Simply stated, the typical theft of an automobile takes less than 5-7 minutes and involves the rapid disablement of the locked steering column and the hot wiring of the ignition system. This permits the movement of the vehicle under its own power from its parked location (usually public) to a distant and private location for disassembly (known as a "chop shop"). The key to the successful completion of this crime requires two elements--the ability to start the car in a short amount of time and the ability to drive the car to a private location.

Many efforts have been made to interfere with the theft of a motor vehicle, ranging from the simple use of steel locking mechanisms place on the steering column to exotic electronic tracking systems and alarms. For the most part, these prior efforts have been largely fruitless as the increasing value of the vehicle has propelled the thieves into actions equally as tricky as the mechanism used to preclude theft. Sophisticated alarm systems are routinely disarmed by the knowledgeable disablement of power sources. Tracking systems are shielded prior to departure and steel barriers are treated with liquid nitrogen rendering the steel brittle and susceptible to shattering. In each instance, the thief is able to start and move the vehicle within minutes--thus lowering his/her exposure to capture. Accordingly, a significant need has remained largely unmet and vehicles remain vulnerable to theft.


It is an object of the present invention to provide a system for use in an automobile that creates a barrier to both a rapid access to the ignition system, and use of the vehicle for movement to a new location.

It is another object of the present invention to provide a system of interlocking barriers that create a time period for unauthorized ignition that is prohibitively long in light of possible capture.

It is yet another object of the present invention to layer several time consuming barriers to unauthorized ignition in a manner that precludes systematic penetration.

It is another object of the present invention to provide a system for preventing unauthorized ignition of a motor vehicle while preserving rapid authorized ignition in accordance with present day expectations.

The above and other objects of the present invention are realized in an integrated ignition barrier system that is linked to the ignition and distributor system of a motor vehicle and engineered in cooperation with these components so that proper timing of the distributor can only be realized by utilization of a specialized ignition key system. More particularly, the ignition key includes a circuitry representing a coded value corresponding to a timing delay function placed into the distributor system. In conjunction therewith, the distributor of the car is purposely mis-timed to include a pre-set delay. A separate distributor controller receives the coded value from the ignition circuit and, if a match exists, provides the timing signal with appropriate delay to the signal from the mis-timed car's distributor correcting the timing to permit operation.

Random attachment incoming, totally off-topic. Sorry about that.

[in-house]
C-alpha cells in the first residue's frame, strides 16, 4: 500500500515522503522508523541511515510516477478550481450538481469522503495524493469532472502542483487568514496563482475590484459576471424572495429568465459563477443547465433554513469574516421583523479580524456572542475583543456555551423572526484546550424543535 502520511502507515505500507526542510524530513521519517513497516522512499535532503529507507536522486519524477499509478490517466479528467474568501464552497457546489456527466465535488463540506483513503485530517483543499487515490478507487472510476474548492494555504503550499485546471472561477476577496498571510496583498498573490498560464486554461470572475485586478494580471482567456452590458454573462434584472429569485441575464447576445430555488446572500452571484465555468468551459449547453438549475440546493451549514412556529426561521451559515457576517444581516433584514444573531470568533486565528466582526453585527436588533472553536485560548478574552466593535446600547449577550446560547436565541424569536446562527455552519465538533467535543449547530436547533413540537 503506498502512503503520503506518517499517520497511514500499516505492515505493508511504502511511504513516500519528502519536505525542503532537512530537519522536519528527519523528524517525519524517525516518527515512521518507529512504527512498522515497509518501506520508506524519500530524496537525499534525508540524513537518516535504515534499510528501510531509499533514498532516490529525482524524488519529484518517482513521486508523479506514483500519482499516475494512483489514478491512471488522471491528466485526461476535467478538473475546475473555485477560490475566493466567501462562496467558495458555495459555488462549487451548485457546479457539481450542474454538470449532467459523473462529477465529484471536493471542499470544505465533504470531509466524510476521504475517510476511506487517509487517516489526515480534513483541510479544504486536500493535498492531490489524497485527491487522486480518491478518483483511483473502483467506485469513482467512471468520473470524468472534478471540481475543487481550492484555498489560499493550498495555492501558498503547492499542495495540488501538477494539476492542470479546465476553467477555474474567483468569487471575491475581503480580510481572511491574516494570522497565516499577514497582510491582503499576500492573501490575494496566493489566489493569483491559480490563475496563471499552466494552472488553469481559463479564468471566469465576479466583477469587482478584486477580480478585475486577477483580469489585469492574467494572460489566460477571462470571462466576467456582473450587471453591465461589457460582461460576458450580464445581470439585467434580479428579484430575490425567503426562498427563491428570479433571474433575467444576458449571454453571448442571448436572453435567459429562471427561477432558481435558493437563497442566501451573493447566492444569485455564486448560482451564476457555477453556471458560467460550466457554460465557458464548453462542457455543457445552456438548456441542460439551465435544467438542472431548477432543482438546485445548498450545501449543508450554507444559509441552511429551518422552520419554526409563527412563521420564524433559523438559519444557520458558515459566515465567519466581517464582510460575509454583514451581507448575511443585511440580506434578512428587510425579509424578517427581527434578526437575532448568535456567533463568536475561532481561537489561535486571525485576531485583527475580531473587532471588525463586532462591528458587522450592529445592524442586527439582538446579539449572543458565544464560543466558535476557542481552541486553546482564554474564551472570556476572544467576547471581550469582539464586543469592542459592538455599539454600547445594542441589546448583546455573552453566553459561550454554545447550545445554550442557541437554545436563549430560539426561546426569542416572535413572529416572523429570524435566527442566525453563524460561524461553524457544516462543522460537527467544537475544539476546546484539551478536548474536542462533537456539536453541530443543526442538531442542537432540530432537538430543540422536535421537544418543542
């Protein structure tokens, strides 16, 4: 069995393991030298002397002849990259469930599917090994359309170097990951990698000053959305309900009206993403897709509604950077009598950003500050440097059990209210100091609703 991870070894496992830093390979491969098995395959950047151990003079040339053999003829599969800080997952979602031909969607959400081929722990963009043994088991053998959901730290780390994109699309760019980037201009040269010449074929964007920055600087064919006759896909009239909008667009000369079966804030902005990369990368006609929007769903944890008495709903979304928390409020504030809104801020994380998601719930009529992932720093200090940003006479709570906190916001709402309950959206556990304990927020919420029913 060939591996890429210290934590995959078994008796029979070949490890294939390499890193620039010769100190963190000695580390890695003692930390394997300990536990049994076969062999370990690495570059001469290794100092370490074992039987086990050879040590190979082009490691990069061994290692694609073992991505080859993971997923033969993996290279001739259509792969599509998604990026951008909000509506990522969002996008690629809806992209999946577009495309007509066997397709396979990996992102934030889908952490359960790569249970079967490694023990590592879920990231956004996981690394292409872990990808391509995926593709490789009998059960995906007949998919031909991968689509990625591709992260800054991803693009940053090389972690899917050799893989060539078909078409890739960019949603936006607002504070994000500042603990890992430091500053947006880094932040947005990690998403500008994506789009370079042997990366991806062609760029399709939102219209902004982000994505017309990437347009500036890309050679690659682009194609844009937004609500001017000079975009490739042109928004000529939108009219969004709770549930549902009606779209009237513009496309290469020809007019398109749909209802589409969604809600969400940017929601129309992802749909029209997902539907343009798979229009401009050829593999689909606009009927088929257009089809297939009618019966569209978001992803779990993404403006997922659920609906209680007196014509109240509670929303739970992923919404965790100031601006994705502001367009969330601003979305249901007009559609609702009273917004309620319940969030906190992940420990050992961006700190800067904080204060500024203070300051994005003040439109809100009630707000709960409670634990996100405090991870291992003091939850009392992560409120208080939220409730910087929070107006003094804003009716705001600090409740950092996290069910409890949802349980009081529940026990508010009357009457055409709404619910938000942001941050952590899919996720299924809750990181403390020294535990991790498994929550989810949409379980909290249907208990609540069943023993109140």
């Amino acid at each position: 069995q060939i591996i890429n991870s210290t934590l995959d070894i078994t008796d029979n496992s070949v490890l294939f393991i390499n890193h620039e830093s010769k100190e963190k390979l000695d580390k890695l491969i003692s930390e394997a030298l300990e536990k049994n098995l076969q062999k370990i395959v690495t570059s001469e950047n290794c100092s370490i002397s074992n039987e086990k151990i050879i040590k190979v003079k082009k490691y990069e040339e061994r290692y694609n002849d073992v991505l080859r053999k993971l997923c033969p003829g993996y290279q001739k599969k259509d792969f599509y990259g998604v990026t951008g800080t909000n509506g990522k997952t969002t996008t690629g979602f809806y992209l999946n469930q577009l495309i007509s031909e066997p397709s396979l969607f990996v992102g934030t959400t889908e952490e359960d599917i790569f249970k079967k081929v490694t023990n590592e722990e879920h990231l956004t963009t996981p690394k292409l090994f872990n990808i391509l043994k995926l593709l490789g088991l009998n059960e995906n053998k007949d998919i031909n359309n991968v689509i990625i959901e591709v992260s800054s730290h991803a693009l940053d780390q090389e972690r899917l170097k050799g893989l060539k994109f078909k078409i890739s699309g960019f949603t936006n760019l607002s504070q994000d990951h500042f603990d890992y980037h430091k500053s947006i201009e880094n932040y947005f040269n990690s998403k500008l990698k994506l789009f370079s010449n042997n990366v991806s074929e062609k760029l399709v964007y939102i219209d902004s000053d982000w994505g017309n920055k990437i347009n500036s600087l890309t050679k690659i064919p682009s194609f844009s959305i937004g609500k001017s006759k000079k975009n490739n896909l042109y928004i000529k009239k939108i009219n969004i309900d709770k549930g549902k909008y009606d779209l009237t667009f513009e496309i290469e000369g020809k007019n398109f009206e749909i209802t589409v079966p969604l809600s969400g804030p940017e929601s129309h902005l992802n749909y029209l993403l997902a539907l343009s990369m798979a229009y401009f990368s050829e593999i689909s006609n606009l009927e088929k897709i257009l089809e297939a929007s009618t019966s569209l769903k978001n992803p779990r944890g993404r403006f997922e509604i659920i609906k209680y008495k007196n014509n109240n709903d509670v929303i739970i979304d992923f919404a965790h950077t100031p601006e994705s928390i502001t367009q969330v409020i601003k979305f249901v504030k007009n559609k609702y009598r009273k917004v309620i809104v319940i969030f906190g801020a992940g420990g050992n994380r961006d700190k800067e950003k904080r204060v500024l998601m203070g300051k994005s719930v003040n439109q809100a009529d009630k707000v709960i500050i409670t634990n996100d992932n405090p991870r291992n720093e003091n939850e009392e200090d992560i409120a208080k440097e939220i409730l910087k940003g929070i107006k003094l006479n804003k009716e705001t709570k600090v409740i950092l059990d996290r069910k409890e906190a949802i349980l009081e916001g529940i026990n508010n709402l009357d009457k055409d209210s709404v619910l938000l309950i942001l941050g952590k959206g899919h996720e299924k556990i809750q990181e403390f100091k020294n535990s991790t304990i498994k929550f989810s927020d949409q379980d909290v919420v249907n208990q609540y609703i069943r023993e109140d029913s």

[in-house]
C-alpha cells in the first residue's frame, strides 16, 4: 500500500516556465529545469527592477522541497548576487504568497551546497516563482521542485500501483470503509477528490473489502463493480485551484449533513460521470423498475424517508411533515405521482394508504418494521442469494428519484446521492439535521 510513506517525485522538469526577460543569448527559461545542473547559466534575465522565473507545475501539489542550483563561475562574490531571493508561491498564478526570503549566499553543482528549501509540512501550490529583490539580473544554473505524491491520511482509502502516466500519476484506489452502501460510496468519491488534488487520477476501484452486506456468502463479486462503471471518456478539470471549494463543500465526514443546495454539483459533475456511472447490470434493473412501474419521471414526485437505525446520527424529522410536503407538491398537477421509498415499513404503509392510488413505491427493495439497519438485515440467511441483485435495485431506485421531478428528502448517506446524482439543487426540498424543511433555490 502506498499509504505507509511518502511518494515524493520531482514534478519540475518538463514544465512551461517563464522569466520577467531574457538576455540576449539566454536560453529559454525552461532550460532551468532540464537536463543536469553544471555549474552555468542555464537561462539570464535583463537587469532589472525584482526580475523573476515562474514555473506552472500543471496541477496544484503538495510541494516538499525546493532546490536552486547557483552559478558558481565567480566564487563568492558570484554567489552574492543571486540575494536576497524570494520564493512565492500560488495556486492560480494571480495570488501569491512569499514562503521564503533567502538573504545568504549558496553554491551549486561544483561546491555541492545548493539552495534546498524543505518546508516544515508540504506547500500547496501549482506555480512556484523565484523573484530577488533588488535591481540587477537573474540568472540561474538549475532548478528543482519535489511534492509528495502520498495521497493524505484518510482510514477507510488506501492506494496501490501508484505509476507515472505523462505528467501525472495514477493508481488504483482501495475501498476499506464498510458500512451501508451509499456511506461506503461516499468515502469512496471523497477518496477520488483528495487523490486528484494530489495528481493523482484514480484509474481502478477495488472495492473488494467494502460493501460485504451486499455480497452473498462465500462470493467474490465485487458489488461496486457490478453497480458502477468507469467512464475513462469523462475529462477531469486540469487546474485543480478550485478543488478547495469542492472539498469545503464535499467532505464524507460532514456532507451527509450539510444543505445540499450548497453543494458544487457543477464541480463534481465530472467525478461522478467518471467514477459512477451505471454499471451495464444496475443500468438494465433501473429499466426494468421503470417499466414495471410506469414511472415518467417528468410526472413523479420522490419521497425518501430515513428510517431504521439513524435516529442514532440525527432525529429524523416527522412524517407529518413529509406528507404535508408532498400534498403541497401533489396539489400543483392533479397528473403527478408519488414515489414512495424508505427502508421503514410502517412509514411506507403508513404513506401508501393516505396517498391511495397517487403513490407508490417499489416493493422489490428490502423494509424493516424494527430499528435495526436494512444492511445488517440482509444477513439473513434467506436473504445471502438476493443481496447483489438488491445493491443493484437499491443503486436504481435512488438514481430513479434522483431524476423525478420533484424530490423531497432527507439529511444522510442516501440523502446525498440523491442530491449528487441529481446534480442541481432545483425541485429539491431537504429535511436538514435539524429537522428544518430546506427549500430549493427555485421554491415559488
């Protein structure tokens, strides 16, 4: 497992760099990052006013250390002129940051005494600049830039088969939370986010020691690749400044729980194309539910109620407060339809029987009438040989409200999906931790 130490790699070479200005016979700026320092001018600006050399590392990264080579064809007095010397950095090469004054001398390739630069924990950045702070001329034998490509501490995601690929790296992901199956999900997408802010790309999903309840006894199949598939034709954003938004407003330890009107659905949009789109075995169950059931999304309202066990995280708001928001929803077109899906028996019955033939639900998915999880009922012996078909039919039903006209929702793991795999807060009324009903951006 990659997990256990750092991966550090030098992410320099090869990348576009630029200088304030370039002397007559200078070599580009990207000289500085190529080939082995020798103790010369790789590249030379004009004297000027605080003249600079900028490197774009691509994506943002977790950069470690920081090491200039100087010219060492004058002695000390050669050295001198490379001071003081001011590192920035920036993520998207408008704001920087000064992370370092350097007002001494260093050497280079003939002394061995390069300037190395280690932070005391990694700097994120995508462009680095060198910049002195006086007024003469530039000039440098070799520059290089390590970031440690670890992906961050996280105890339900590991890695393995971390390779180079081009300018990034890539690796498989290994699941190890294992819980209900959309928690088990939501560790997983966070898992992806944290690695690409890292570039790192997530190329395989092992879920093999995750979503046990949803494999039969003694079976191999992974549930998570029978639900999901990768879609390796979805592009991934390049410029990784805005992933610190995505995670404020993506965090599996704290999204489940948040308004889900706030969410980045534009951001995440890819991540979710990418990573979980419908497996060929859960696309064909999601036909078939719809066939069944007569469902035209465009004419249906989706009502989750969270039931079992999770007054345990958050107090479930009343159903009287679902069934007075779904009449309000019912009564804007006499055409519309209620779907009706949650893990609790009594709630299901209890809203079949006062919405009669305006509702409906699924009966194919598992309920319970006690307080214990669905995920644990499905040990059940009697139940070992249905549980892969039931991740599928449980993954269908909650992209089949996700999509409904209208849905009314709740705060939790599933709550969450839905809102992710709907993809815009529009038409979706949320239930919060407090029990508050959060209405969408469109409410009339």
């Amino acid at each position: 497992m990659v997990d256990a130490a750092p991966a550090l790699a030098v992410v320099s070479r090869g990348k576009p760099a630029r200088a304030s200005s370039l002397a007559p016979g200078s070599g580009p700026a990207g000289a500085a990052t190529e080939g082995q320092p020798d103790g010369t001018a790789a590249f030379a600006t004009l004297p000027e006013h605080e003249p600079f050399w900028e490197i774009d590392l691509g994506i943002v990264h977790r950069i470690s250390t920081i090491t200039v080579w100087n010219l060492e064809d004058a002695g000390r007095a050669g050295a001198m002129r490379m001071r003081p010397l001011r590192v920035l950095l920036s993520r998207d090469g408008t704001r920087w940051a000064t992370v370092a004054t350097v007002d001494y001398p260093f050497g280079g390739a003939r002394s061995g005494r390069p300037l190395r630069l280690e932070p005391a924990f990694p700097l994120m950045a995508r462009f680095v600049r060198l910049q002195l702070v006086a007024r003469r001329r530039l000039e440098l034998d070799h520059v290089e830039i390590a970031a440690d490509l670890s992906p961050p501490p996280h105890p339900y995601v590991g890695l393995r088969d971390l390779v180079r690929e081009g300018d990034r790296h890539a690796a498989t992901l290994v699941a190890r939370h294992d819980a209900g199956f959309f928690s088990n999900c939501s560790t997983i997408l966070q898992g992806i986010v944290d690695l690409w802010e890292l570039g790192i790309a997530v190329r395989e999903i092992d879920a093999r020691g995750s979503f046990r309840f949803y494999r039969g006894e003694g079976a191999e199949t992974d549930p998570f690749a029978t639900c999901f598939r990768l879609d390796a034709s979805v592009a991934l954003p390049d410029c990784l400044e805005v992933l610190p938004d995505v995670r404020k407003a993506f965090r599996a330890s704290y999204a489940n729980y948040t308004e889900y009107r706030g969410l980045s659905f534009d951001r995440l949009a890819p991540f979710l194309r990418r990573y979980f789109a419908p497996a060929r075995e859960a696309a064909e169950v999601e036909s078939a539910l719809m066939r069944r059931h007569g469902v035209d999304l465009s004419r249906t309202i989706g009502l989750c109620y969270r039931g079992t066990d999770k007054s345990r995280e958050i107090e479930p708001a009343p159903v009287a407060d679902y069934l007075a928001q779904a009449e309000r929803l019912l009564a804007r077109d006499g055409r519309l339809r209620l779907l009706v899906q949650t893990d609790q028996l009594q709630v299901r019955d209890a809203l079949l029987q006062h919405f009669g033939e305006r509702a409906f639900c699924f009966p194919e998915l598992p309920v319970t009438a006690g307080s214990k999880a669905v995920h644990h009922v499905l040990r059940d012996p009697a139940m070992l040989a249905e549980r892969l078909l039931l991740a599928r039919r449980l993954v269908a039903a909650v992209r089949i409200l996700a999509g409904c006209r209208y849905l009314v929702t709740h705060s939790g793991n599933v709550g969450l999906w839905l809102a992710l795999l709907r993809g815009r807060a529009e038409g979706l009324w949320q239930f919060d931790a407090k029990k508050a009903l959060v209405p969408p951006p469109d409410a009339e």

Alternatively, if an effort is made to "hot wire" the car without the proper coded value in the ignition key, the distributor timing delay is not provided and the timing of the distributor is offset by the finite value--thus precluding engine ignition.

In accordance with the varying aspects of the above invention, the foregoing timing delay system is further coupled to a hierarchy of supplemental ignition barriers that include dummy cables, hardened steel connectors with one way fasteners, arranged in a manner to preclude rapid access to the distributor system. Integrated in accordance with this teaching, the foregoing features provide an almost impenetrable barrier to rapid car but unauthorized operation.


The foregoing features of the present invention may be more fully appreciated in the context of a detailed discussion thereof taken in conjunction with associated Figures thereto, of which:

FIG. 1 is a schematic diagram of an existing ignition system for a typical car;

FIG. 2 is a block diagram of an ignition--distributor system modified to incorporate the inventive anti-theft system of the present invention;

FIGS. 3 and 3A depict a one-way connector for use in the present invention;

FIG. 4 depicts a potted cable with both live and dummy wires;

FIG. 5 provides a block diagram of the second inventive embodiment;

FIG. 6 provides the details of the System Controller of FIG. 5;

FIG. 7 provides a schematic diagram of a non-contacting key system based on inductance;